The second reason the NHL doggedly clings to warm-weather spots may not become apparent for decades. If kids are going to get into hockey, they require exposure to it at a young age. For most of sport's history, the vast majority of American players came out of hotbeds in Minnesota and Massachusetts. That's starting to change, yet the talent pipelines in California, Texas, and Florida remain largely untapped. Giving them local NHL teams and the associated fan experiences and youth programs is the only way to open up the most populated parts of the country.
This is Bettman's ideal. There would have been zero incentive for Bain to continue to seed the desert, because it wouldn't matter to them—or to whoever bought the league 10 years later—if Texas high schools are hockey powerhouses in 2030.
"It's a tremendously long-term, slow-growth strategy," says Kwong. "A grassroots way to grow the game. But because Bain is primarily financially motivated, they're going to make decisions that aren't in the best interests of the sport's future."
Therein lies the issue. A private equity firm makes its purchase with cheap debt, and from that moment, its sole responsibility is to its investors. If you believe sports should go beyond the bottom line, a stripped-down NHL would be a coldly calculated slap in the face.
Yet the NHL, bloated with too many teams and too much money locked up in too many megacontracts, could use a little cold calculation. If you were to build a league from the ground up, it would probably look much like what Bain would have come up with—central control, with franchises located only in anchor cities. It's antithetical to the bigger-bigger-bigger mentality of pro sports, a gigantism that afflicted even the NHL, which expanded too fast and is now trying to pass those growing pains onto the players. But a smaller league, running unspectacularly in the black, would have managed to drop the pucks on time this season.
In the end, the private-equity takeover never received more than lip service. It's likely Bettman brought Bain Capital into the board meetings as a scare tactic, a threat to the union during a deadlocked negotiation. But the prospect of a leveraged buyout should have scared everyone involved, not just the players.
The owners let the proposal wallow and returned to the bargaining table. Bain didn't give up. On May 21, they upped their offer to somewhere around $4 billion. Included were more specifics about how the money would be allocated—this time, the more profitable teams would be guaranteed a larger slice of the pie. The split was stunning. The 10 richest teams would share $2.25 billion. The next 10 would have to split $1 billion. And the 10 worst-run teams would have just $750 million to themselves.
The unsentimental analysts at Bain had exposed the uncomfortable fact about NHL lockouts, then and now: They're proxy wars between big markets and small markets in which the owners try to wring money out of the players instead of one another. Bain merely put a dollar figure on the divide, and its streamlined NHL would have done the dirty work that the league could never bring itself to do: eliminate those small markets altogether.
"If you remove the conflicts between large- and small-market owners," says our source with collective-bargaining experience, "doing things for the good of the league—even at the expense of one franchise—becomes a lot easier."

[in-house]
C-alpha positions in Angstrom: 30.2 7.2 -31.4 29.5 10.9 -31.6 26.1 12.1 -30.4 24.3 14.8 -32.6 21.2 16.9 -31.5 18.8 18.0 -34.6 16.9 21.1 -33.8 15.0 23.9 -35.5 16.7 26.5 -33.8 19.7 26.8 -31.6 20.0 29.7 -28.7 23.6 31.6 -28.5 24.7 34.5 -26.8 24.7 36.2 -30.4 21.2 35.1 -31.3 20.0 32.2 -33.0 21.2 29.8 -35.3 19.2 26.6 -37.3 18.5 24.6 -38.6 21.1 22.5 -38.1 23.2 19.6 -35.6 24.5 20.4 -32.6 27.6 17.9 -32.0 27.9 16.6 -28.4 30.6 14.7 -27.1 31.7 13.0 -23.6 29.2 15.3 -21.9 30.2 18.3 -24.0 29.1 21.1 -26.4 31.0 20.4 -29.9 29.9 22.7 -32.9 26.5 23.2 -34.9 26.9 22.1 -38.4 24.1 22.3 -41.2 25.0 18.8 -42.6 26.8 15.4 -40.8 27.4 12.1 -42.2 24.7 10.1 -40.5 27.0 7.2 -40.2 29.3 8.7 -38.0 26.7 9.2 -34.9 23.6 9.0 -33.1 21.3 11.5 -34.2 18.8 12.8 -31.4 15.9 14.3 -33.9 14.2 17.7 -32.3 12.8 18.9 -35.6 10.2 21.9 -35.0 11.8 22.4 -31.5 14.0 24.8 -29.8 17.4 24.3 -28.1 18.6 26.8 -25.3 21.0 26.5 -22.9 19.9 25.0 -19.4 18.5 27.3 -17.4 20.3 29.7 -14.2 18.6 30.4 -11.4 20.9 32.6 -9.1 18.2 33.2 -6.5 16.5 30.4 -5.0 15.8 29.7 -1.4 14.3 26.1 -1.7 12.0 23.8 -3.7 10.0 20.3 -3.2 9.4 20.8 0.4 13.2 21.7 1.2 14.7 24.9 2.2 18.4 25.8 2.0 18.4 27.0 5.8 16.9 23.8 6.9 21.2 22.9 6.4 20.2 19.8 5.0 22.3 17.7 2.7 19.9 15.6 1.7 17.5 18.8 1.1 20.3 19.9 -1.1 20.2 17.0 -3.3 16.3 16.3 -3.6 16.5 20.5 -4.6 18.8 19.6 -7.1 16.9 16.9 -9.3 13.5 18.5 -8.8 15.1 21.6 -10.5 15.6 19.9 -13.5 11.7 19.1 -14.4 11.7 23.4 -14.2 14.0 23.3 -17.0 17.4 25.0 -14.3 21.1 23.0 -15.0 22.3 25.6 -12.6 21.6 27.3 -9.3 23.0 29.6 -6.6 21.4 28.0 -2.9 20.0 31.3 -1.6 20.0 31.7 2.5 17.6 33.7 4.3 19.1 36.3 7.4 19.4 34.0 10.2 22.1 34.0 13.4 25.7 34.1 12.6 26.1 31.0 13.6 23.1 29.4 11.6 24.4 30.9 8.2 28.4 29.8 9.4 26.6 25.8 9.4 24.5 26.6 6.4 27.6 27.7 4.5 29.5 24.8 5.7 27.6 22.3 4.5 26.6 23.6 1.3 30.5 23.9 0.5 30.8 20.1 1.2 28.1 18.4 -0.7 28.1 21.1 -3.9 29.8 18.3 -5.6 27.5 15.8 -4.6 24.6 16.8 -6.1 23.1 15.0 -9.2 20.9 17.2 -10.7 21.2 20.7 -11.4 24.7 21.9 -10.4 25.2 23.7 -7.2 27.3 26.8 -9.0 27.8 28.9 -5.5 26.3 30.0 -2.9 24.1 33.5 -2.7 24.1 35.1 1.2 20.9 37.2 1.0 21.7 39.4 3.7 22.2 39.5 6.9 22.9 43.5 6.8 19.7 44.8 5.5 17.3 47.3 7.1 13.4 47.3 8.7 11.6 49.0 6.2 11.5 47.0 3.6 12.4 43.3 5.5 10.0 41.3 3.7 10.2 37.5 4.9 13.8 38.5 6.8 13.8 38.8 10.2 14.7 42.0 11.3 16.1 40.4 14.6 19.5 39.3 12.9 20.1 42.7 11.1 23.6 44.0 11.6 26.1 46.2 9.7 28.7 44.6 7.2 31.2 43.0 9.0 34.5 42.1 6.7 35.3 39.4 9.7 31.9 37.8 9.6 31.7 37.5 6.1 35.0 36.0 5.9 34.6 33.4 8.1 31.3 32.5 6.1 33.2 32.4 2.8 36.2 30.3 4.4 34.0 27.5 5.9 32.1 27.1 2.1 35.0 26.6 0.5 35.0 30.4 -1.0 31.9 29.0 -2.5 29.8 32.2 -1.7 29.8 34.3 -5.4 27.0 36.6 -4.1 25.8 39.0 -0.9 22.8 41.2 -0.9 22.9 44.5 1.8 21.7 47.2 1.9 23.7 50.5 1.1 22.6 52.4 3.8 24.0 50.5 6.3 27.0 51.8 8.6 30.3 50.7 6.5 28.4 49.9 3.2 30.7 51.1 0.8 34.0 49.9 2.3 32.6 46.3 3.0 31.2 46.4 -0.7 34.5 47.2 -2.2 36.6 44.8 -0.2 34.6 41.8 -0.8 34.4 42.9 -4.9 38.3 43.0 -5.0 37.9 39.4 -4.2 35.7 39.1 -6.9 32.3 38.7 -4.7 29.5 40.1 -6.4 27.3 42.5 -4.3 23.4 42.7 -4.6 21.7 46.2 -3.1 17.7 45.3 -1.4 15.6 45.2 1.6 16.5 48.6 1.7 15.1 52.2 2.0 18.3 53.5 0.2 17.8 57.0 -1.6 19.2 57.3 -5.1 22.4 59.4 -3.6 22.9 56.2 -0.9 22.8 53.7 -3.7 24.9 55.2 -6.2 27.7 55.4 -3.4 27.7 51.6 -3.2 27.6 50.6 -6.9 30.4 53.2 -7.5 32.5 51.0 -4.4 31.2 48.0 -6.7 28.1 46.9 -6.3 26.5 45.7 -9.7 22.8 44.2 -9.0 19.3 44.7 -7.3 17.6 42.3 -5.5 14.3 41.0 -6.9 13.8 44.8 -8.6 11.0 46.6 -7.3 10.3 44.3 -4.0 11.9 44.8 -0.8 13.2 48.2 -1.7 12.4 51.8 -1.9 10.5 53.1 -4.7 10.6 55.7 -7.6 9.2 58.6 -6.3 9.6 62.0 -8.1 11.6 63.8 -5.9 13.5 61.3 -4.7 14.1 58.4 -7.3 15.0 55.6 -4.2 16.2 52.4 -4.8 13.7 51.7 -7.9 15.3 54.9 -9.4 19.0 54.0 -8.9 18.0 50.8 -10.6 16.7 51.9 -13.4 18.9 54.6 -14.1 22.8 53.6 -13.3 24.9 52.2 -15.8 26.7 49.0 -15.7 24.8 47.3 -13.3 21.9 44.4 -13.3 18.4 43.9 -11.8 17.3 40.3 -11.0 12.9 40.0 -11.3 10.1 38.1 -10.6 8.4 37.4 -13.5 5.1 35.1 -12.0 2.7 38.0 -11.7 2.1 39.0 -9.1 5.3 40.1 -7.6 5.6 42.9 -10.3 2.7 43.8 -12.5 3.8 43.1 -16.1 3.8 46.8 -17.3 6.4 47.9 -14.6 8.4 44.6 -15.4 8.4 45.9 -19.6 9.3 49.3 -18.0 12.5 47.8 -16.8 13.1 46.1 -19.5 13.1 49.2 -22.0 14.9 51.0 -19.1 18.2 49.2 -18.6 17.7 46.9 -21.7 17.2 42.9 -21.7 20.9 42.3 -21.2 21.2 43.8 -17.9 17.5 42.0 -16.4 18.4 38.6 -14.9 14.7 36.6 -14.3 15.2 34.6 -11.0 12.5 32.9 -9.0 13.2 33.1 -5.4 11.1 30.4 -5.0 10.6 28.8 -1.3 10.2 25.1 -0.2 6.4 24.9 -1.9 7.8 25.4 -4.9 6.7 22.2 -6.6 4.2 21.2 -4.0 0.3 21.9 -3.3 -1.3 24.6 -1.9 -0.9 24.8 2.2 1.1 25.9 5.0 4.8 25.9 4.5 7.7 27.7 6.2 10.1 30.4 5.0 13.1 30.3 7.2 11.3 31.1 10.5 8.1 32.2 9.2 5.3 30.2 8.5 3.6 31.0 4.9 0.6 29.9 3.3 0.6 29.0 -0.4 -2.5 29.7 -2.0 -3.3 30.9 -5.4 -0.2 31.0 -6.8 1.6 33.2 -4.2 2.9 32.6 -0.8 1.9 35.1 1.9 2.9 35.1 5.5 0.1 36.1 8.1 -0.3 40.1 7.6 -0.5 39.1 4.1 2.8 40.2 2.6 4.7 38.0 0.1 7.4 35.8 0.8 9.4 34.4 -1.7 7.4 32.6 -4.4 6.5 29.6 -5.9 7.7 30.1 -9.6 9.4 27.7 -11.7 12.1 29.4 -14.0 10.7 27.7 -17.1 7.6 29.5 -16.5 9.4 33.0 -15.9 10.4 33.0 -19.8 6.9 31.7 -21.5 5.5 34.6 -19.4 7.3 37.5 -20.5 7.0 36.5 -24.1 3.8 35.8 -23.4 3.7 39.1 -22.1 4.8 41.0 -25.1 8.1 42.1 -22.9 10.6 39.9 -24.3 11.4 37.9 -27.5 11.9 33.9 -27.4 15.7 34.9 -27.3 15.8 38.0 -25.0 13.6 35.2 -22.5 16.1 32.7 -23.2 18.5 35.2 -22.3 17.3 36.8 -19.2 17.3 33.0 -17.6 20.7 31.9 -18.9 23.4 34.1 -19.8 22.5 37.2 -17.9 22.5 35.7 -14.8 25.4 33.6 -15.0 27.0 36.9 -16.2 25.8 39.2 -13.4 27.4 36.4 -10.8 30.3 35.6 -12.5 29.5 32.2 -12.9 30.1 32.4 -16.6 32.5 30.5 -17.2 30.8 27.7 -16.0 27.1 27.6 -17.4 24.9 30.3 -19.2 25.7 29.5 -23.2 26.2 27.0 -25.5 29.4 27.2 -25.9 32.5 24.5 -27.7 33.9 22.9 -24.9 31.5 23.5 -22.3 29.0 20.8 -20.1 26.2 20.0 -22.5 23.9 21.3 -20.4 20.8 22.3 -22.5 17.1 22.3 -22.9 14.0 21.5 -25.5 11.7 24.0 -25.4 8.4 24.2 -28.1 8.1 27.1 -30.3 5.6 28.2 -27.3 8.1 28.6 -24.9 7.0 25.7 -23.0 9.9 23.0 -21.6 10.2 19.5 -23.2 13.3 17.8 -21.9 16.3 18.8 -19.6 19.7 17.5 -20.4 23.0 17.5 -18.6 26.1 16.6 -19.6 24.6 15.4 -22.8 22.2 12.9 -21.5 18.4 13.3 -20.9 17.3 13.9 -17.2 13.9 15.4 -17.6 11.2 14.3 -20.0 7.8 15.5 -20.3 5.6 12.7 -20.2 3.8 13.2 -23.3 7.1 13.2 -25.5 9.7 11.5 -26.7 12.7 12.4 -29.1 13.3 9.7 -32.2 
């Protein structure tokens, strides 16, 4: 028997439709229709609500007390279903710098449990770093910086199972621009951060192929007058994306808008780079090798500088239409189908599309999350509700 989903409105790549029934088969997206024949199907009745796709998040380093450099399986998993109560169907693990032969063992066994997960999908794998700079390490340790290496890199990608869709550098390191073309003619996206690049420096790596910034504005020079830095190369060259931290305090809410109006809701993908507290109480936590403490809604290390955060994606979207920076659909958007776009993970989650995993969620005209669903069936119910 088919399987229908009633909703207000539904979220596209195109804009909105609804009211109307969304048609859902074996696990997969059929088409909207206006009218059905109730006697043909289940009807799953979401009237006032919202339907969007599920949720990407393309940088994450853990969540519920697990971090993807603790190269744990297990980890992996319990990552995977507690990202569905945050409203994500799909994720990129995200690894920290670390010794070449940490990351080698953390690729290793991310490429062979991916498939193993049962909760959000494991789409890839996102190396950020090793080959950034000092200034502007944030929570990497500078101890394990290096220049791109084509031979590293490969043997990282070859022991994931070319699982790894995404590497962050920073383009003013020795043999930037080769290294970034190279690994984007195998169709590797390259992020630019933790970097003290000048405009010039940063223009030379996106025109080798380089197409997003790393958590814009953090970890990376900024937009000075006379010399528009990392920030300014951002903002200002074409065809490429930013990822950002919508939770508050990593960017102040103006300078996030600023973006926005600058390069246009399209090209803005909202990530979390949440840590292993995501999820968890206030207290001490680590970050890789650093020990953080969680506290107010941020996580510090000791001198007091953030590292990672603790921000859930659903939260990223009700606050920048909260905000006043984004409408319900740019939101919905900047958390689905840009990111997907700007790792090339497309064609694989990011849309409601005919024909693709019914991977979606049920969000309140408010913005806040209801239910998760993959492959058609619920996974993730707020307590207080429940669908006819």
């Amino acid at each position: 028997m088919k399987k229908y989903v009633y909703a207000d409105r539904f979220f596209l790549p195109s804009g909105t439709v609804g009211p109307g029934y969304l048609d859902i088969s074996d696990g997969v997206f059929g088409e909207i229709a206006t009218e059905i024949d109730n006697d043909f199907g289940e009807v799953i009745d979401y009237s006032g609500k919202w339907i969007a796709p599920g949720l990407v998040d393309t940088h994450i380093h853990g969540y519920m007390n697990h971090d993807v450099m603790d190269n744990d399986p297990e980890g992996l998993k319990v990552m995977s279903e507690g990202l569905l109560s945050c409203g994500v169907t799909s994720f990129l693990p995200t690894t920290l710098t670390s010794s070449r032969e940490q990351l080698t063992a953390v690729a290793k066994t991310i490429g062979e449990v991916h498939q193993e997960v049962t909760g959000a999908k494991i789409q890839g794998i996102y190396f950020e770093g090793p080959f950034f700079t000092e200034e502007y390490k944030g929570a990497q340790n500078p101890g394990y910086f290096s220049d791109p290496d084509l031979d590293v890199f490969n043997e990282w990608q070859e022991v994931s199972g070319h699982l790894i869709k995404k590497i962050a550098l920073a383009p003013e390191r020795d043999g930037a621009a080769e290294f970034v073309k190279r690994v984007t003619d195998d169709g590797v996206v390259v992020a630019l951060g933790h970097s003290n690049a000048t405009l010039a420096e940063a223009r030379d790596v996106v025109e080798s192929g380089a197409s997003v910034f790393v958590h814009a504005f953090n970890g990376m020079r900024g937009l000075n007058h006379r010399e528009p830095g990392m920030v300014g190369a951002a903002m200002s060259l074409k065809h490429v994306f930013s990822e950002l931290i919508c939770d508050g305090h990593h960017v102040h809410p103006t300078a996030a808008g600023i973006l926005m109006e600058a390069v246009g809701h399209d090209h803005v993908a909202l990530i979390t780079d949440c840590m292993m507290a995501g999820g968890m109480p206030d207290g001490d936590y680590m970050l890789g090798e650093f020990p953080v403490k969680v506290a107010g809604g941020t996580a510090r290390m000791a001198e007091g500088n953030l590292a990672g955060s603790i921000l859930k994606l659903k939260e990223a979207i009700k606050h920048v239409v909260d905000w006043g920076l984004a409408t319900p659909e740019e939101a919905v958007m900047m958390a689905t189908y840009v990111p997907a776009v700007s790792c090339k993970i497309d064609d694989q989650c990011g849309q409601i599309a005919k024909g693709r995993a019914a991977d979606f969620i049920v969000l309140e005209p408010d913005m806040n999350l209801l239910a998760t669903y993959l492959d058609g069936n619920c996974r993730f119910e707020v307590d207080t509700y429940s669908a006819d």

But Bain's increased offer was too late. Just a few days before, the owners and players had met in New York for revived talks that both sides were eager to report as constructive. They had agreed, informally, to meet every week until a deal was done. From that point, an end to the lockout seemed like a matter of when, not if. By July, the deal was finalized. It included the league's first ever hard salary cap—long on the owners' wish list, yet a direct heritage of the Bain plan.
Bain moved on; it had spoons in many pots. A week after the end of the lockout, Bain Capital announced plans to take over Dunkin' Donuts. A donut franchise is the same as a struggling tech company is the same as a North American hockey league. They are all businesses that Bain believed to be poorly run and potentially profitable in the right hands, and hopefully available on the cheap because they were desperate. The NHL, it turns out, wasn't that desperate.
Private equity still has a major legacy in hockey. Later in 2005, Bob Caporale and Game Plan shifted gears, attempting to broker Dave Checketts's purchase of the St. Louis Blues. Those talks stalled, but a year later Checketts returned—backed by private equity firm TowerBrook Capital Partners. TowerBrook kicked in about $105 million, for 70 percent ownership. The Blues have regularly spent at or near the salary floor, and this past spring TowerBrook sold its controlling shares for somewhere near $130 million.
Phil Falcone, founder of Harbinger Capital, bought a 40 percent stake in the Minnesota Wild in 2008. When Maple Leaf Sports & Entertainment went up for sale last year, the equity firm behind the YES Network expressed interest. Greg Jamison, the latest suitor of the Phoenix Coyotes, is struggling to raise equity, and it's expected that outside investors would provide the bulk of the purchase price.
If private equity couldn't take over the NHL all at once, via Bain, then maybe it could do it piecemeal, a team at a time. This falls in line with the prevailing trends in sports ownership. The ownership class of the 21st century increasingly comprises businessmen for whom teams are another means of generating wealth, a small corner of a big portfolio. This, then, is the lens through which to view the current lockout. It's a desperate action by owners who are concerned not that their investments are losing money year to year, but that their investments won't look so attractive when it comes time to cash out.